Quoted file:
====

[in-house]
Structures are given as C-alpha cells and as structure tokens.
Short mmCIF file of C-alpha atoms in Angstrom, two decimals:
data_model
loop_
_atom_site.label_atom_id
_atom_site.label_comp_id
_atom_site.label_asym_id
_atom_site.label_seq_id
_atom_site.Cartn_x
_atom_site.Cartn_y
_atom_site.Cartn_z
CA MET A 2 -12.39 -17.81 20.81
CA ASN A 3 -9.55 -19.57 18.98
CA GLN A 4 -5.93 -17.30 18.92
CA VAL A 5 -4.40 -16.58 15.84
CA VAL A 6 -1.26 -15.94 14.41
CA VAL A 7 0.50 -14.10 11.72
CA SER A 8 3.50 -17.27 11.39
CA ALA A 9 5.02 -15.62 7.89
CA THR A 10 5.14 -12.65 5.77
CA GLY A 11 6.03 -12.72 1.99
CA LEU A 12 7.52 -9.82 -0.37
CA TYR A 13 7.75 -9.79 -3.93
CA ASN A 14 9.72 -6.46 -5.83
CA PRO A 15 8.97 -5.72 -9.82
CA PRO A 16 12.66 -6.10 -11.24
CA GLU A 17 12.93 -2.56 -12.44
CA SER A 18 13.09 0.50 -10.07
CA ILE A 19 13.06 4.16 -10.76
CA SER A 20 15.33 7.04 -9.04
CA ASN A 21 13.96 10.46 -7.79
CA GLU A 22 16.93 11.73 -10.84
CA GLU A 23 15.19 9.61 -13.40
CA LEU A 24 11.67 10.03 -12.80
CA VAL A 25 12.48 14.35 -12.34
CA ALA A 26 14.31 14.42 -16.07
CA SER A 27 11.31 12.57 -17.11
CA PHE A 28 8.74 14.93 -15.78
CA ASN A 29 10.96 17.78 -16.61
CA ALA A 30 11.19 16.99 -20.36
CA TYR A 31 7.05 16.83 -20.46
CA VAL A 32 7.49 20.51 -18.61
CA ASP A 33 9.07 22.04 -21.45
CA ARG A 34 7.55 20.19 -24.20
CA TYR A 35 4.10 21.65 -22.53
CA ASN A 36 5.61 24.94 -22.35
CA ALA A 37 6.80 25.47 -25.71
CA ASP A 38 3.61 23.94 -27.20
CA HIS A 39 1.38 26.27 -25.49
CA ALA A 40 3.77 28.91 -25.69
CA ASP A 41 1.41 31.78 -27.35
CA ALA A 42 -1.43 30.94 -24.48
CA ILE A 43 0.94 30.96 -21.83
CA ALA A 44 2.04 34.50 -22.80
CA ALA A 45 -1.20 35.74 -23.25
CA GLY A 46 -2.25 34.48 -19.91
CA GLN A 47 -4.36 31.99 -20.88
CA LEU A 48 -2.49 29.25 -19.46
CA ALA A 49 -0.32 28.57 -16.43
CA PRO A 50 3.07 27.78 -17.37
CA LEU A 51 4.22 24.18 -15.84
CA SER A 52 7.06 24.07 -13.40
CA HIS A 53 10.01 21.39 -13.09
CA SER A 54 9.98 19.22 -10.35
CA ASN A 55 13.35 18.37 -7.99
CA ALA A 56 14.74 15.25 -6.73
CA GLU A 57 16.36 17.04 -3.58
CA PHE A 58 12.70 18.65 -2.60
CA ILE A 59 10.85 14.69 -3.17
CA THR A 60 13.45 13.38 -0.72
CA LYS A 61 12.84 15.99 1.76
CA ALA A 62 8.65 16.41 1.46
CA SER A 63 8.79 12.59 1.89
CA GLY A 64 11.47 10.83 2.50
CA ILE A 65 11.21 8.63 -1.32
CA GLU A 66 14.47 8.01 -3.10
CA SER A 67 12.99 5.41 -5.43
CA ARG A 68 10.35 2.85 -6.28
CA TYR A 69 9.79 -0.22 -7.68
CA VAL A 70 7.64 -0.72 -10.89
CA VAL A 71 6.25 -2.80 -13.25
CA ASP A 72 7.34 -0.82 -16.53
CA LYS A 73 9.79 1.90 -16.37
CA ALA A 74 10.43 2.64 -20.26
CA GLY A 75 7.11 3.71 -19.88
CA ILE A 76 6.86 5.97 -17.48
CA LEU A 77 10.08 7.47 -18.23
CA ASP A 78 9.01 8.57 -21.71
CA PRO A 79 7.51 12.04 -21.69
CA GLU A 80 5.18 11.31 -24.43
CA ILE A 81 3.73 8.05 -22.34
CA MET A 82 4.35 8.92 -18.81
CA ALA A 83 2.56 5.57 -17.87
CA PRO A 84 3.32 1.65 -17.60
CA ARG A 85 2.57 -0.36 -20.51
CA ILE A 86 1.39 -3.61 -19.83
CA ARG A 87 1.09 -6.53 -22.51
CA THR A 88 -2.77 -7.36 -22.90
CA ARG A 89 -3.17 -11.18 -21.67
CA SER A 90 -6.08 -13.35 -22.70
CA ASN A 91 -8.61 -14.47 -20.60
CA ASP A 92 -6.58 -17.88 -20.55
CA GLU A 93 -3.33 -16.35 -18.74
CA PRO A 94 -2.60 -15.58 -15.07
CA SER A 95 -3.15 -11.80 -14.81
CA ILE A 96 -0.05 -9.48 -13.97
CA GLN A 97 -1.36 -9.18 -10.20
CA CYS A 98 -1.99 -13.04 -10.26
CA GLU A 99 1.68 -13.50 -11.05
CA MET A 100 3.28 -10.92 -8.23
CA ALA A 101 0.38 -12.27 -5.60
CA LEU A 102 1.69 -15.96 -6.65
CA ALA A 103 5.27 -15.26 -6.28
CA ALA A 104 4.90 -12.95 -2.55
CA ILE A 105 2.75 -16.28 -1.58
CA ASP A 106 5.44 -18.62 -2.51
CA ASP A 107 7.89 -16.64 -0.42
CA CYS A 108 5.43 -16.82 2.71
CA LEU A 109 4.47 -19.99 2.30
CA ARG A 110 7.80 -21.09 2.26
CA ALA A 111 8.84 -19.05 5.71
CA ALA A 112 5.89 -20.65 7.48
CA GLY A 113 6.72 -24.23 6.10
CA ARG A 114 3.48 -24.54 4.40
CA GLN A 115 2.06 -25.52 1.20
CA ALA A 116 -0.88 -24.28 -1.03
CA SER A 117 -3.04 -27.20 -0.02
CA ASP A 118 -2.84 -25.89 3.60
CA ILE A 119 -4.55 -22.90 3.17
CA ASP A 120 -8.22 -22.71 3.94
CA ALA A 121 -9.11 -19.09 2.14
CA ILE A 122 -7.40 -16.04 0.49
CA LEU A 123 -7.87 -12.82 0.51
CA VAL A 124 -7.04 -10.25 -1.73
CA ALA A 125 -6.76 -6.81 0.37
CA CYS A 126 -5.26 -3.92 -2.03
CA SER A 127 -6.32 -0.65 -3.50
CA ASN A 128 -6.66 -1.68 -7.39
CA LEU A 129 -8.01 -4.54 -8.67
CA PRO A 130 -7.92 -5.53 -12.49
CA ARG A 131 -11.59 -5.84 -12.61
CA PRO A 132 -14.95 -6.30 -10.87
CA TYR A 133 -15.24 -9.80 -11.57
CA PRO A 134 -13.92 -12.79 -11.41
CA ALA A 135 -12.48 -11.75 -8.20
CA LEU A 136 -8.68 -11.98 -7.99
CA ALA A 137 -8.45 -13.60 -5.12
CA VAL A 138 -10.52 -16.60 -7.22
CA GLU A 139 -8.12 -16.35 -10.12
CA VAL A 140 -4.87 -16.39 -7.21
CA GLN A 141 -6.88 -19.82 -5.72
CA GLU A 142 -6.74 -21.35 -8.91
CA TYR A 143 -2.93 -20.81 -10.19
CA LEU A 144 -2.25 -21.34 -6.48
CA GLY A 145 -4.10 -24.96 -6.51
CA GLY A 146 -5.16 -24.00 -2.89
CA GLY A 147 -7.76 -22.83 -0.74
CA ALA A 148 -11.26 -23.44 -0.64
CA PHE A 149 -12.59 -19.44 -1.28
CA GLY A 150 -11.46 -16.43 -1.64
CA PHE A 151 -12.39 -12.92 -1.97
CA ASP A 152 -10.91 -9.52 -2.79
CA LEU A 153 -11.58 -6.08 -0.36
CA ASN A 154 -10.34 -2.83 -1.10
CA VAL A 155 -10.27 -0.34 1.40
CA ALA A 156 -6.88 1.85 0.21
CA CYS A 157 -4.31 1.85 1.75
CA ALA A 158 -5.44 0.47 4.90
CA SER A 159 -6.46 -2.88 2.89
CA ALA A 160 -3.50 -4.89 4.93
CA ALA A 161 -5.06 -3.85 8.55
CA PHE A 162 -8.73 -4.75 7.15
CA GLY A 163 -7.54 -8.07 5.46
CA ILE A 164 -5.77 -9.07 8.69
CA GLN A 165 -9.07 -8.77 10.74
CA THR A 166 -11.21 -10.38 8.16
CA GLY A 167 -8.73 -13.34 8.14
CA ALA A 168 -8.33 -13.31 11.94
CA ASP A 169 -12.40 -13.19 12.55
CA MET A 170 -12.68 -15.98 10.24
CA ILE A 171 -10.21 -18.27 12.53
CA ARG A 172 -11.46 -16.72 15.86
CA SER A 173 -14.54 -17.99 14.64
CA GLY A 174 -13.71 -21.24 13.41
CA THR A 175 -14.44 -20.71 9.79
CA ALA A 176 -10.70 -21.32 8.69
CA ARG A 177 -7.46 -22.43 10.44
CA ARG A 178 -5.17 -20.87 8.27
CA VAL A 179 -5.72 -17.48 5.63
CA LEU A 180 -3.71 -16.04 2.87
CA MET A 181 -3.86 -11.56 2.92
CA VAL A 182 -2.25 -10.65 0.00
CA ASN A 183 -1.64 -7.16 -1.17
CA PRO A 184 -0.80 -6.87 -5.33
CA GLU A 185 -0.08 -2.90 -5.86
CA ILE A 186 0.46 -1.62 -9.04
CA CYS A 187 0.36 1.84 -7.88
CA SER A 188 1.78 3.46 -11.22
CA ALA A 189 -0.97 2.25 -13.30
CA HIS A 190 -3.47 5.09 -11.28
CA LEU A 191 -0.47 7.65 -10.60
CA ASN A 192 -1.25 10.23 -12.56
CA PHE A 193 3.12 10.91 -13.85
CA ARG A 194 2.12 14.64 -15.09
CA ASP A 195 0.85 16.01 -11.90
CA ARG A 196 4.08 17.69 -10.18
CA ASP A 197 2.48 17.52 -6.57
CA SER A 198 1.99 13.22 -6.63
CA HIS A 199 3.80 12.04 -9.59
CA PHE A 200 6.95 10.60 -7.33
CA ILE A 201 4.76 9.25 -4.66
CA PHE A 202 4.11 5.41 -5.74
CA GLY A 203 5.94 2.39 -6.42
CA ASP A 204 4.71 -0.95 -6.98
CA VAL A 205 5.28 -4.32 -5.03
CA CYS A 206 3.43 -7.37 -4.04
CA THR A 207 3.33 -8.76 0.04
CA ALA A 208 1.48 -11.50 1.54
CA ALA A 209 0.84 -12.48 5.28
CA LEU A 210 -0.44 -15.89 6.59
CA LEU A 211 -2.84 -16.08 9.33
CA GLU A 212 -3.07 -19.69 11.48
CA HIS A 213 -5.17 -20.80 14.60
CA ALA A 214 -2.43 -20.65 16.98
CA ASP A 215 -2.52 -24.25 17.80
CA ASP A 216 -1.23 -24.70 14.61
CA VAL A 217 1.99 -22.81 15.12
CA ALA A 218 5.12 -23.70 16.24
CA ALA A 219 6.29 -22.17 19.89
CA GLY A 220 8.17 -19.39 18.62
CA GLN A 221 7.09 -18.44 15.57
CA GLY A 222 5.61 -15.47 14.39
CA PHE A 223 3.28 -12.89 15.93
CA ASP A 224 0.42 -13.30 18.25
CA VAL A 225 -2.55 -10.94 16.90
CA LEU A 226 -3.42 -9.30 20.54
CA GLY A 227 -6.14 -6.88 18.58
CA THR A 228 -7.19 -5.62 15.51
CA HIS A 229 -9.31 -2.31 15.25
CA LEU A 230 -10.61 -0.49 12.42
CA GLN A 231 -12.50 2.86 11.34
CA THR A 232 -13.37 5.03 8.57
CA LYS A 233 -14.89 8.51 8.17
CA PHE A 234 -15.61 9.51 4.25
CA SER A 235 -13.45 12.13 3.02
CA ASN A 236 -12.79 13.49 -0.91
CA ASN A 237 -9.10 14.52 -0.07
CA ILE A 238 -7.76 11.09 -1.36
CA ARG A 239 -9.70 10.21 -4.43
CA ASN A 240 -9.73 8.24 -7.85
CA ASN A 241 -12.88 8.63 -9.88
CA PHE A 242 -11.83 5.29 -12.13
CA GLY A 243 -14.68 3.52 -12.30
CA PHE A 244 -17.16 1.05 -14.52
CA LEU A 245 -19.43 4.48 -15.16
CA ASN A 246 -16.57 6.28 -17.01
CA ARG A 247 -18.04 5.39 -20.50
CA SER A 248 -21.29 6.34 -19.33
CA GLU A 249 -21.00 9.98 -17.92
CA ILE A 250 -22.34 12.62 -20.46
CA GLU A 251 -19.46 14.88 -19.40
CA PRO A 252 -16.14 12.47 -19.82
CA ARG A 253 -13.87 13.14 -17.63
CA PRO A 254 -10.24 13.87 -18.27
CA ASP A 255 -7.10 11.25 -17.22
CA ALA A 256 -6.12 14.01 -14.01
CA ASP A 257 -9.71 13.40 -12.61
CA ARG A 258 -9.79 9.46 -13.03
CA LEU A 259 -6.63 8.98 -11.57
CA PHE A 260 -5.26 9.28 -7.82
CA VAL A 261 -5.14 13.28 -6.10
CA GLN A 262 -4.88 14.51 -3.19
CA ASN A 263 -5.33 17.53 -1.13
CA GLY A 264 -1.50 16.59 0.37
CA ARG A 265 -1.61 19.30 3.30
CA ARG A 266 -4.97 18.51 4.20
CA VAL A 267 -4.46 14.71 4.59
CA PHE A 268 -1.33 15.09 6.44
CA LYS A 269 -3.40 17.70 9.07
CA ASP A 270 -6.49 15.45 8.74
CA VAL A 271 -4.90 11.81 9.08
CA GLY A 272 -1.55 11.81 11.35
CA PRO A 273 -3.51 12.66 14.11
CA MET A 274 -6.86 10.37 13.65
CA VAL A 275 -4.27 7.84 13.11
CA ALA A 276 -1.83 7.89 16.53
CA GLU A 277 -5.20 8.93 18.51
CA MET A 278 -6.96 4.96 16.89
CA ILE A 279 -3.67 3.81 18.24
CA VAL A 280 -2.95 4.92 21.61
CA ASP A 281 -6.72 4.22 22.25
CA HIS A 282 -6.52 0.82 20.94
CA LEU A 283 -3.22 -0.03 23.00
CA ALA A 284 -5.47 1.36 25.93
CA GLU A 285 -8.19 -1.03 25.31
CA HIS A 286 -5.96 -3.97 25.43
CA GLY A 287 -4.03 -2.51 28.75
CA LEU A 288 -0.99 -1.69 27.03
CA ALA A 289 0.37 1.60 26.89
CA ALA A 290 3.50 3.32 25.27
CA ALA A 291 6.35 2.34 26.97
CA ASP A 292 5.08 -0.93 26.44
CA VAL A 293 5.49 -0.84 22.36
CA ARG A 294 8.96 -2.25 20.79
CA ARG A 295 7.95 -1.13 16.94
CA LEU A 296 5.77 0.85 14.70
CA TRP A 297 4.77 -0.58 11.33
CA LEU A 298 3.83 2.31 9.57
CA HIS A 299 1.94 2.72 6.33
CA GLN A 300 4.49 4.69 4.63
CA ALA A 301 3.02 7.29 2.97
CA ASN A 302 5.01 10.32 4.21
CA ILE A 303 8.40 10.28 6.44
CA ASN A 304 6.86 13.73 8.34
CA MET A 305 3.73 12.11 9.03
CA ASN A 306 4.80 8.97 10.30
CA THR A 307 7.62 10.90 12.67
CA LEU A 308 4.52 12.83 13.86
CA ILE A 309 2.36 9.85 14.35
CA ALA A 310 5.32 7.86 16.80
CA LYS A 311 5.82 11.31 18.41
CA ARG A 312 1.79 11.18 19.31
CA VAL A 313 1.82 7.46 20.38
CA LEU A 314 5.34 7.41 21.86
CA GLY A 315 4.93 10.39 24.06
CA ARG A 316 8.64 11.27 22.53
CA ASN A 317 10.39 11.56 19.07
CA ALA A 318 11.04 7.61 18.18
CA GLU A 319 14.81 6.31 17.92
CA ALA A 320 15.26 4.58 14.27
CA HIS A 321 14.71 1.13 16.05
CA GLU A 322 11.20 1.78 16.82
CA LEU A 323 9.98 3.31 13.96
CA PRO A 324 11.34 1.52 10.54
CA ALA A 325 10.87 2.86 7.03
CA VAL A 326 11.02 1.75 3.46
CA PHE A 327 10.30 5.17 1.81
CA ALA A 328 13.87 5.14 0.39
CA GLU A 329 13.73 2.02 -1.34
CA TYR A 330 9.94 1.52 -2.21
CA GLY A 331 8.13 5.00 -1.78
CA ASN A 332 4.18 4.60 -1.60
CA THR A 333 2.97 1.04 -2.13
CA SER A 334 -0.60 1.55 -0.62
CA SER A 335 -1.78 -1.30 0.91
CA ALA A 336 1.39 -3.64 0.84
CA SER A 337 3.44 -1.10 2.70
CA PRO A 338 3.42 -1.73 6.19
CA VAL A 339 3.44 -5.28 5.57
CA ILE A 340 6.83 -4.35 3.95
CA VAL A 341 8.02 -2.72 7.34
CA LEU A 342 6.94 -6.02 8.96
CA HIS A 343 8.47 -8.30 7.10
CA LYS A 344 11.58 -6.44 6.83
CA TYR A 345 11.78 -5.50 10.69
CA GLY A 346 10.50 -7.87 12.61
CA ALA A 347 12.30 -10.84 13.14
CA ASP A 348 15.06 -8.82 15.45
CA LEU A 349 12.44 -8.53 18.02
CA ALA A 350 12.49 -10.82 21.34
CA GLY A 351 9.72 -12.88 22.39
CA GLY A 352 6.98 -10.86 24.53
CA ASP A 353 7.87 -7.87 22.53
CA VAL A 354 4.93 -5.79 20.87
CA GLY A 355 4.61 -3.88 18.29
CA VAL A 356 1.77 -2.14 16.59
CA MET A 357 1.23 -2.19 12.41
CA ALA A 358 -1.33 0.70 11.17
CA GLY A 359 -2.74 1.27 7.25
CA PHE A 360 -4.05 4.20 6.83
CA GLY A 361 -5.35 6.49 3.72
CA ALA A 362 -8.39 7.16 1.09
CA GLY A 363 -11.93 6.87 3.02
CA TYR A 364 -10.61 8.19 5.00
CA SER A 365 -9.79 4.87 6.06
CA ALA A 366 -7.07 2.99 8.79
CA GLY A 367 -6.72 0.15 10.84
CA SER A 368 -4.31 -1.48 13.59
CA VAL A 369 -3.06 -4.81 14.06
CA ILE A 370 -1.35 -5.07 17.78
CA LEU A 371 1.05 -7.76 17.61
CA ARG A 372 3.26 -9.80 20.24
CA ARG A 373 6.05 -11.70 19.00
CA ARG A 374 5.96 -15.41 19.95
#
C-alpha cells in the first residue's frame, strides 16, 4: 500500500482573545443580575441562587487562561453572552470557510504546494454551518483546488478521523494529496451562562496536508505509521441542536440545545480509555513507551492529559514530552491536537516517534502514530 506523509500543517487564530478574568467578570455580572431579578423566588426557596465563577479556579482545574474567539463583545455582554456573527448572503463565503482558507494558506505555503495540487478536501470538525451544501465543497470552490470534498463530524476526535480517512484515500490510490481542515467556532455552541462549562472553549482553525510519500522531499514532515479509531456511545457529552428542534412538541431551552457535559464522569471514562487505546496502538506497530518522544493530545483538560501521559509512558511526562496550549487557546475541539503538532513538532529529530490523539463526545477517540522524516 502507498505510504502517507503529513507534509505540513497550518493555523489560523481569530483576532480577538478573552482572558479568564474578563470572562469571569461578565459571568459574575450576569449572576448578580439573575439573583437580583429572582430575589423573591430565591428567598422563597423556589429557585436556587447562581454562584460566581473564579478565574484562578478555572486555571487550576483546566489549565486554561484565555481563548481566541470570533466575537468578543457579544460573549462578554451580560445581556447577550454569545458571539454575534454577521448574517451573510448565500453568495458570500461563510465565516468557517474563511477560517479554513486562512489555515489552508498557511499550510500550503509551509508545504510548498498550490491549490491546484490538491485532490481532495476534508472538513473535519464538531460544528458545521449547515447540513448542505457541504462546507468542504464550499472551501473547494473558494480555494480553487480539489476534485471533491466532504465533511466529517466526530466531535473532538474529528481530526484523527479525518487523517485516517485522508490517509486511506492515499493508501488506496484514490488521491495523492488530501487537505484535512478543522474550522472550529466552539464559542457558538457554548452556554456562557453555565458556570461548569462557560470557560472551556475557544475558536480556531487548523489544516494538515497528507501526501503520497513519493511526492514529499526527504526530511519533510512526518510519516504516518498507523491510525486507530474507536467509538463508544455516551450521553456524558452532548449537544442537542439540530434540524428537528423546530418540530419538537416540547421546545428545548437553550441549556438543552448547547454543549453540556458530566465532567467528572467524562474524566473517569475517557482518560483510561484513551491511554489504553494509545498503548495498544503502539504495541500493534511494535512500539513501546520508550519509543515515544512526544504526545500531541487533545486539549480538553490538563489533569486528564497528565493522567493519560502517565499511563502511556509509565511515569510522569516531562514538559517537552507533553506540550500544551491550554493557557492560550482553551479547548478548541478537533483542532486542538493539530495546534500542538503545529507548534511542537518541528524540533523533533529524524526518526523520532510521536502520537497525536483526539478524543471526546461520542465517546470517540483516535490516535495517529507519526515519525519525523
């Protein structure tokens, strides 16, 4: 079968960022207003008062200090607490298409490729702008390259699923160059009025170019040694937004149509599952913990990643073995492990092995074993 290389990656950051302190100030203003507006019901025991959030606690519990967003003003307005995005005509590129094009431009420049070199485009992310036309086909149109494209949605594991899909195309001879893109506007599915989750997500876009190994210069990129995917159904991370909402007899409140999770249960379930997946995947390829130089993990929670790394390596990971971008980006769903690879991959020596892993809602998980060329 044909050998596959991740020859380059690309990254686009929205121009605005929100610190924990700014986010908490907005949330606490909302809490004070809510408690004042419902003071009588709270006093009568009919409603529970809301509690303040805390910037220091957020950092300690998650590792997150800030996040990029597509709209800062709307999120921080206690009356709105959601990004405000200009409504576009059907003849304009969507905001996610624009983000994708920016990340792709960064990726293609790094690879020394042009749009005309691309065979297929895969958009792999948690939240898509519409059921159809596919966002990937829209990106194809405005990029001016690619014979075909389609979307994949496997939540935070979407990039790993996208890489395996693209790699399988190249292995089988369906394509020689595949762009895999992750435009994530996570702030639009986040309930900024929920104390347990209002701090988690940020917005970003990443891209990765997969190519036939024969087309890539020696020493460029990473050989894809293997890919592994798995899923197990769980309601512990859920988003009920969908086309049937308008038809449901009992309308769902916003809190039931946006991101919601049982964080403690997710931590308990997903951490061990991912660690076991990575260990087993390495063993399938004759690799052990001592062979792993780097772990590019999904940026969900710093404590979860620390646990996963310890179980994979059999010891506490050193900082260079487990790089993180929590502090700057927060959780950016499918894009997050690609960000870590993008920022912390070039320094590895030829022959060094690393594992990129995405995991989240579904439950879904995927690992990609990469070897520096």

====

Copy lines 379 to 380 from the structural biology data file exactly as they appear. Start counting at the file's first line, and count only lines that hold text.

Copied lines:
CA SER A 368 -4.31 -1.48 13.59
CA VAL A 369 -3.06 -4.81 14.06